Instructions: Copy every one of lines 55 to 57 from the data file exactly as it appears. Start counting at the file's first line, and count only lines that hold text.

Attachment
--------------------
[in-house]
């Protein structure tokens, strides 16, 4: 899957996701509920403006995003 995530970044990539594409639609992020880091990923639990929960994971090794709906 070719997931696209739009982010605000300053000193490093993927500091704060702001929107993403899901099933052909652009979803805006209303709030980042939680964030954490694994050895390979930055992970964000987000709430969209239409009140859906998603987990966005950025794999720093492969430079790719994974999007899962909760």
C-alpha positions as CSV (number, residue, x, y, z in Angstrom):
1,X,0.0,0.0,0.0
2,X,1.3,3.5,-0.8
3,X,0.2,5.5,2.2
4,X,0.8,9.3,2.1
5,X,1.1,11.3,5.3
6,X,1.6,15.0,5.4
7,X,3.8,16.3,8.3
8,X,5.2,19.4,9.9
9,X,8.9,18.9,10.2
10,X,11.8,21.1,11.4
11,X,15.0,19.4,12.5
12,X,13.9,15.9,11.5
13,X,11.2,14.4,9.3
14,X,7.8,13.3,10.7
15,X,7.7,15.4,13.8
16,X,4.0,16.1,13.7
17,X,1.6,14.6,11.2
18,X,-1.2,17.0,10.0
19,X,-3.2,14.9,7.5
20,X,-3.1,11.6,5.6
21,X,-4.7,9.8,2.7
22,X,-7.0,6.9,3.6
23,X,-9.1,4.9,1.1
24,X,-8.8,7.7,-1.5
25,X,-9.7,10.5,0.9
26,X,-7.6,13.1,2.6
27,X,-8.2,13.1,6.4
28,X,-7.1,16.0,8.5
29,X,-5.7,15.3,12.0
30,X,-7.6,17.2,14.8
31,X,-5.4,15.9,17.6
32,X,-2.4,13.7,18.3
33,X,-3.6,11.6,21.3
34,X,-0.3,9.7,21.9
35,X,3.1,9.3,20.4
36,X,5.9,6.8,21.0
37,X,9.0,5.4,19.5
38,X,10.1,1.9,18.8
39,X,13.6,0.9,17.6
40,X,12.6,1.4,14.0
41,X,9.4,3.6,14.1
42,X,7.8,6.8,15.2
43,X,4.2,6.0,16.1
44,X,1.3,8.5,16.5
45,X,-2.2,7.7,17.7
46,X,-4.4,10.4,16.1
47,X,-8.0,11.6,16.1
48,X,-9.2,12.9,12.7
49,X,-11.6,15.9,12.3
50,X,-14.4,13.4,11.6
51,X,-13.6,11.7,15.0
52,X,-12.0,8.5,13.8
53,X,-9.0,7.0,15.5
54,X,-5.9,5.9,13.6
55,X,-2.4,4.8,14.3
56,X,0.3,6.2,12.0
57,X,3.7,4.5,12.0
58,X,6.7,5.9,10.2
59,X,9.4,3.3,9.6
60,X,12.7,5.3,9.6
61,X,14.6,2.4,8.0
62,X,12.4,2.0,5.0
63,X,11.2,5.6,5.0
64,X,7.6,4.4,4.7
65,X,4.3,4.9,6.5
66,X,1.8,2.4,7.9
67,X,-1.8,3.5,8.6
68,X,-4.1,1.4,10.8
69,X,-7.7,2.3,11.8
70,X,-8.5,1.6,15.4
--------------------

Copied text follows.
52,X,-12.0,8.5,13.8
53,X,-9.0,7.0,15.5
54,X,-5.9,5.9,13.6